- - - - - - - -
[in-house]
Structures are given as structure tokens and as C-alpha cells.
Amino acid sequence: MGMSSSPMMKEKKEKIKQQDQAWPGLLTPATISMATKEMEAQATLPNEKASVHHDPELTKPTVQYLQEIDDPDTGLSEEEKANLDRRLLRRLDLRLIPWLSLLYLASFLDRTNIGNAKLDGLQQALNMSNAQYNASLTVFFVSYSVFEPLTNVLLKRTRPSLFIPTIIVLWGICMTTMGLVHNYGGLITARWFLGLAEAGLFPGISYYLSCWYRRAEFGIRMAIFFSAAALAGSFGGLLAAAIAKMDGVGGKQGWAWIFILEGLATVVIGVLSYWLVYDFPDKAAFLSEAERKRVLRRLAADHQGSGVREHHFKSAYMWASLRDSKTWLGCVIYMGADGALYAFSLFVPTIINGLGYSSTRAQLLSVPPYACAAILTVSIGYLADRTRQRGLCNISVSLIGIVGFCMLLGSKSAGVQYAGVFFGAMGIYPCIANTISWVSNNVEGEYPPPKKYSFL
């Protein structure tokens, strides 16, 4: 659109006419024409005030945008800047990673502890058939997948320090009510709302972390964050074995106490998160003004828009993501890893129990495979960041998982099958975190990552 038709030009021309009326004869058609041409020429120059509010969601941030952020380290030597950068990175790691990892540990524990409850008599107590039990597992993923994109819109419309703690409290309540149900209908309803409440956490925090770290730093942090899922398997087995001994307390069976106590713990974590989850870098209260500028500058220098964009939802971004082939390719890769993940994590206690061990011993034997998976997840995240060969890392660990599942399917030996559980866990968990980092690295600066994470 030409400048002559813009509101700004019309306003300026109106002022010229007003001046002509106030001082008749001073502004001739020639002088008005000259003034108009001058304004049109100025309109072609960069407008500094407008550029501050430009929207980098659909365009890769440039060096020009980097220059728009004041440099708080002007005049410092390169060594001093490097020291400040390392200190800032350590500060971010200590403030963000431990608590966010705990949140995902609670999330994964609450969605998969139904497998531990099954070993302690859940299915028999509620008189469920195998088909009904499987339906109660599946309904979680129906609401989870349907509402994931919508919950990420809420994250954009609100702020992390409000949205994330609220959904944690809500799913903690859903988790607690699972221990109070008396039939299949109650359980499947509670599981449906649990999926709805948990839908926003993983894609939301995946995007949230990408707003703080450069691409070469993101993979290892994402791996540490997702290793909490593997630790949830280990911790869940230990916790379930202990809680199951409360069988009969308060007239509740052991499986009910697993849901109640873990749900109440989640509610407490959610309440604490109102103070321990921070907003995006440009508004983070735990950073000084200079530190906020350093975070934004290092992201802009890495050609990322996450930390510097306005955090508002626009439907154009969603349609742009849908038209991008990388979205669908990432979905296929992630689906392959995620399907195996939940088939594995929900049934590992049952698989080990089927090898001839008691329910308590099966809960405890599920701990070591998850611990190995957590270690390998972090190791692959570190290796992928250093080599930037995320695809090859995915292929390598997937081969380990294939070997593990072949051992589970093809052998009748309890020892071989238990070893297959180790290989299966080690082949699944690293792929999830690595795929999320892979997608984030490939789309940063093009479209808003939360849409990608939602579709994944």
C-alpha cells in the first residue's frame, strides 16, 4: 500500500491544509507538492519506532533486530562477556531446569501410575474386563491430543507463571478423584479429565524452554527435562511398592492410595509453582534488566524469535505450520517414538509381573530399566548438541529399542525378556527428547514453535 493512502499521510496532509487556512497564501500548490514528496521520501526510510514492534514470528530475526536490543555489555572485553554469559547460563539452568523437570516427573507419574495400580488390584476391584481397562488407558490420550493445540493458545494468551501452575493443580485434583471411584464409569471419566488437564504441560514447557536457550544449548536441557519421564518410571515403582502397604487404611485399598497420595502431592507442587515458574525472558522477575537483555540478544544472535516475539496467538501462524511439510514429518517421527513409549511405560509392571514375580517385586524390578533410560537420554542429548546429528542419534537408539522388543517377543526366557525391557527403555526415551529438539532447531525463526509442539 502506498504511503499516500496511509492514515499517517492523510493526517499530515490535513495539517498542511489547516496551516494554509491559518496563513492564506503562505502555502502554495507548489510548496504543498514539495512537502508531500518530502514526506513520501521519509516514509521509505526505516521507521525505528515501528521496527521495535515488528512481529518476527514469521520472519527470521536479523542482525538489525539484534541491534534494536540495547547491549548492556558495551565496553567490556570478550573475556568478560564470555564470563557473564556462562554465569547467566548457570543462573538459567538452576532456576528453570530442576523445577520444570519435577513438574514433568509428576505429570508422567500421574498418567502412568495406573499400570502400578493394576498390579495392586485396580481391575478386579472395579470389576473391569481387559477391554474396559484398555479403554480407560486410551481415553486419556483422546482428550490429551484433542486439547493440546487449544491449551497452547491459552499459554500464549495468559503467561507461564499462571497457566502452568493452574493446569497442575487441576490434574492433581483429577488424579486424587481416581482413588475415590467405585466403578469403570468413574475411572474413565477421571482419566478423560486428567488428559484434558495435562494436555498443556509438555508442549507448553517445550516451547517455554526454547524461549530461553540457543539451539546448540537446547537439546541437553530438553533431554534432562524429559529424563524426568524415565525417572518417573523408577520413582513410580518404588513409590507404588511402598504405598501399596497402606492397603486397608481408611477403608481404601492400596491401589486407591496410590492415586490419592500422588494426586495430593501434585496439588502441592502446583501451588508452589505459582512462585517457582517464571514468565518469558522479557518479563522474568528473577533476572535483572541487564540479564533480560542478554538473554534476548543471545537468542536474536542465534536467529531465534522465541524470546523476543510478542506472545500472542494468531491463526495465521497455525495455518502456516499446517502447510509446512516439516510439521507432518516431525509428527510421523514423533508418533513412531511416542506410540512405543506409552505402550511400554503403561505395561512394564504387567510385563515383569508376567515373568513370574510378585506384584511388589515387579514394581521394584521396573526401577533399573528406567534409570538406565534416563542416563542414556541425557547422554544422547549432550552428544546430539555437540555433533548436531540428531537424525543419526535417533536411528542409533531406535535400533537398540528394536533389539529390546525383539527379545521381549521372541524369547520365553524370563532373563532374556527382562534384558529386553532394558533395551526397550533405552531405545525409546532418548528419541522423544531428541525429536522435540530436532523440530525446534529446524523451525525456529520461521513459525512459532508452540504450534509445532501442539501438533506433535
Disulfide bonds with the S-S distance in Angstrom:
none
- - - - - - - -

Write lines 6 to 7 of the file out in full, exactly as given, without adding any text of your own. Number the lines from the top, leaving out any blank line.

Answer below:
Disulfide bonds with the S-S distance in Angstrom:
none